Autism is a complex developmental disability that typically appears during the first three years of life and affects a person’s ability to communicate and interact with others. Autism is defined by a certain set of behaviors and is a “spectrum disorder” that affects individuals differently and to varying degrees. There is no known single cause of autism, but increased awareness and funding can help families today.
In March 2012, the Centers for Disease Control and Prevention issued their ADDM autism prevalence report. The report concluded that the prevalence of autism had risen to 1 in every 88 births in the United States and almost 1 in 54 boys. The spotlight shown on autism as a result of the prevalence increase opens opportunities for the nation to consider how to serve these families facing a lifetime of supports for their children.
Know the Signs: Early Identification Can Change Lives
Autism is treatable. Children do not “outgrow” autism, but studies show that early diagnosis and intervention lead to significantly improved outcomes.
Here are some signs to look for in the children in your life:
· Lack of or delay in spoken language
· Repetitive use of language and/or motor mannerisms, such as hand-flapping or twirling objects
· Little or no eye contact
· Lack of interest in peer relationships
· Lack of spontaneous or make-believe play
· Persistent fixation on parts of objects
The characteristic behaviors of autism spectrum disorders may or may not be apparent in infancy (18 to 24 months), but usually become obvious during early childhood (24 months to 6 years).
As part of a well-baby/well-child visit, your child’s doctor should do a “developmental screening,” asking specific questions about your baby’s progress.
The National Institute of Child Health and Human Development (NICHD) lists five behaviors that signal further evaluation is warranted:
· Does not babble or coo by 12 months
· Does not gesture (point, wave, grasp) by 12 months
· Does not say single words by 16 months
· Does not say two-word phrases on his or her own by 24 months
· Has any loss of any language or social skill at any age
Having any of these five “red flags” does not mean your child has autism. But because the symptoms of the disorder vary so much, a child showing these behaviors should have further evaluations by a multidisciplinary team. This team may include a neurologist, psychologist, developmental pediatrician, speech/language therapist, learning consultant, or other professionals knowledgeable about autism.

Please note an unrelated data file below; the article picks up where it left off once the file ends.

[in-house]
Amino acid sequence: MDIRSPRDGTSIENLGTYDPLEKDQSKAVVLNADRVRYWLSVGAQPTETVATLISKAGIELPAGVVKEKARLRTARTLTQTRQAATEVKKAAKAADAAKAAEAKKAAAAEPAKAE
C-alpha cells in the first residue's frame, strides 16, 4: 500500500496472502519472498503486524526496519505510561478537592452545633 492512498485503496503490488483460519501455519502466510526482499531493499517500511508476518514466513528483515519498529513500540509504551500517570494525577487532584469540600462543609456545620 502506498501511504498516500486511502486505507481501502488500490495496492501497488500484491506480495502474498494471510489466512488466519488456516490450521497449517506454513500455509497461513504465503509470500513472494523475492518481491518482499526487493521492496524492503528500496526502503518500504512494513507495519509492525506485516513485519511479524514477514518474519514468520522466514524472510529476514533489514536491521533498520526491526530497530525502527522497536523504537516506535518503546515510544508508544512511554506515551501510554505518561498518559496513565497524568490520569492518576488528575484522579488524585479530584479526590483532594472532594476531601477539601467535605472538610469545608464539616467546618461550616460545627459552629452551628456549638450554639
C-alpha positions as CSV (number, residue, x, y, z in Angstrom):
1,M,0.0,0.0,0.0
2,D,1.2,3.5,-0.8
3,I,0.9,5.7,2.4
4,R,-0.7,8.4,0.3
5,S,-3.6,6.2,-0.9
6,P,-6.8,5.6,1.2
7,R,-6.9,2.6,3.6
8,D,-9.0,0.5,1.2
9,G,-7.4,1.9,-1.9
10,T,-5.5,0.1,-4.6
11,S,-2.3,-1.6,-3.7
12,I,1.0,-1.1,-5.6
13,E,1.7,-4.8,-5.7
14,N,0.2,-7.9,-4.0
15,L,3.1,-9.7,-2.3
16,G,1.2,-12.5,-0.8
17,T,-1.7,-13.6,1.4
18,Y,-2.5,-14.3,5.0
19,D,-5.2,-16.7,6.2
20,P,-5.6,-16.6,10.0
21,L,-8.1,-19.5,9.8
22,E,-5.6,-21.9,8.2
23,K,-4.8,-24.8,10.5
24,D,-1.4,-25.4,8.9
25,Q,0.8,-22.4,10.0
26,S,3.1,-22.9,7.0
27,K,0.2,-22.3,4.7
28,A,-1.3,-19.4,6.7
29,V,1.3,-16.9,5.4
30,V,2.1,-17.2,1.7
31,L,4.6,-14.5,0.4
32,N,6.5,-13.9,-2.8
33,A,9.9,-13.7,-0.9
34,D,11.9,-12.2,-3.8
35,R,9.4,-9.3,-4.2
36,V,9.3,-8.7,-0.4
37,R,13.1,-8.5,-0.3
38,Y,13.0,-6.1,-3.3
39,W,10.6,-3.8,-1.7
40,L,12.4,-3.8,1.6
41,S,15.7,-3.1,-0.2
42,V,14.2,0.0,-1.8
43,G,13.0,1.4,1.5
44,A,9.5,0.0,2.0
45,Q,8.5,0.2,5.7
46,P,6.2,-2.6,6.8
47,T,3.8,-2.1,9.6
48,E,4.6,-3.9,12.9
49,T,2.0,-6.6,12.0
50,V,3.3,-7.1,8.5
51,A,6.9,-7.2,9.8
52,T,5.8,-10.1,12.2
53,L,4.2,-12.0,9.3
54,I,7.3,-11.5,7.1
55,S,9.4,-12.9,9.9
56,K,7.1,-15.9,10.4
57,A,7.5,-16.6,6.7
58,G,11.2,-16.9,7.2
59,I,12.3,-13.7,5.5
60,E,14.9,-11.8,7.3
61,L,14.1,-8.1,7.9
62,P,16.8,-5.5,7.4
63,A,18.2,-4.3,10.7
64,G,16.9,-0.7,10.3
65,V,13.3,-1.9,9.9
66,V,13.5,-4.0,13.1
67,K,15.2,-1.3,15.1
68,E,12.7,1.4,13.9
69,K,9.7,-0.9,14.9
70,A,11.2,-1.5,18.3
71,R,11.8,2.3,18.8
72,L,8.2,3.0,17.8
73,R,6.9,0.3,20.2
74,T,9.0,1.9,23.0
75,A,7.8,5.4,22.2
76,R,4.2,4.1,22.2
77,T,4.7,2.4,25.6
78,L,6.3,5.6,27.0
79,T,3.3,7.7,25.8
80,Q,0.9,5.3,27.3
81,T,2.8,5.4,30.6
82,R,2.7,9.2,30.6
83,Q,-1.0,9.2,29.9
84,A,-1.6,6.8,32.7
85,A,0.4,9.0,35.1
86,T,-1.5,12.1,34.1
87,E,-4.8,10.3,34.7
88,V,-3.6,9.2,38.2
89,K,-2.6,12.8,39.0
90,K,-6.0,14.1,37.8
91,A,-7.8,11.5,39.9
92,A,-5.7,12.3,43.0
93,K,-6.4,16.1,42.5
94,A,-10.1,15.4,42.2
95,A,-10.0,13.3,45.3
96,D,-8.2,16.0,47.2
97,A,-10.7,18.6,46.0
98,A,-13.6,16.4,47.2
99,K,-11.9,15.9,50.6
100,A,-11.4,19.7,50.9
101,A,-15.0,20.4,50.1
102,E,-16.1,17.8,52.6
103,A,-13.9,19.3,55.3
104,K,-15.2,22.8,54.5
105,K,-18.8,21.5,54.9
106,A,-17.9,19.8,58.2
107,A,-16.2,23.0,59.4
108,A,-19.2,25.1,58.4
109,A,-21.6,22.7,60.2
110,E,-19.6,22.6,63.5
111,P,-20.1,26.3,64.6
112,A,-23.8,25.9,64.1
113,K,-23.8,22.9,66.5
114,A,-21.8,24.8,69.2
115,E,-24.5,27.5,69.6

When parents or support providers become concerned that their child is not following a typical developmental course, they turn to experts, including psychologists, educators and medical professionals, for a diagnosis.
At first glance, some persons with autism may appear to have an intellectual disability, a sensory integration disorder, or problems with hearing or vision. It is important to distinguish autism from other conditions, since an accurate diagnosis and early identification can provide the basis for building an appropriate and effective educational and treatment program.
A brief observation in a single setting cannot present a true picture of an individual’s abilities and behaviors. Parental and/or teachers’ input and developmental history are important components of making an accurate diagnosis.
There are many differences between a medical diagnosis and an educational determination, or school evaluation, of a disability.
A medical diagnosis is made by a physician based on an assessment of symptoms and diagnostic tests. A medical diagnosis of autism, for instance, is most frequently made by a physician according to the Diagnostic and Statistical Manual (DSM-IV-TR) of the American Psychological Association (2000). This manual guides physicians in diagnosing Autistic Disorder, Asperger’s Disorder and Pervasive Developmental Disorder-Not Otherwise Specified according to a specific number of symptoms.
An educational determination, in contrast, is made by a multidisciplinary evaluation team comprised of various school professionals. The evaluation results are looked at by a team of qualified professionals and the parents to determine whether a student qualifies for special education and related services under the Individuals with Disabilities Education Act (IDEA) (Hawkins, 2009).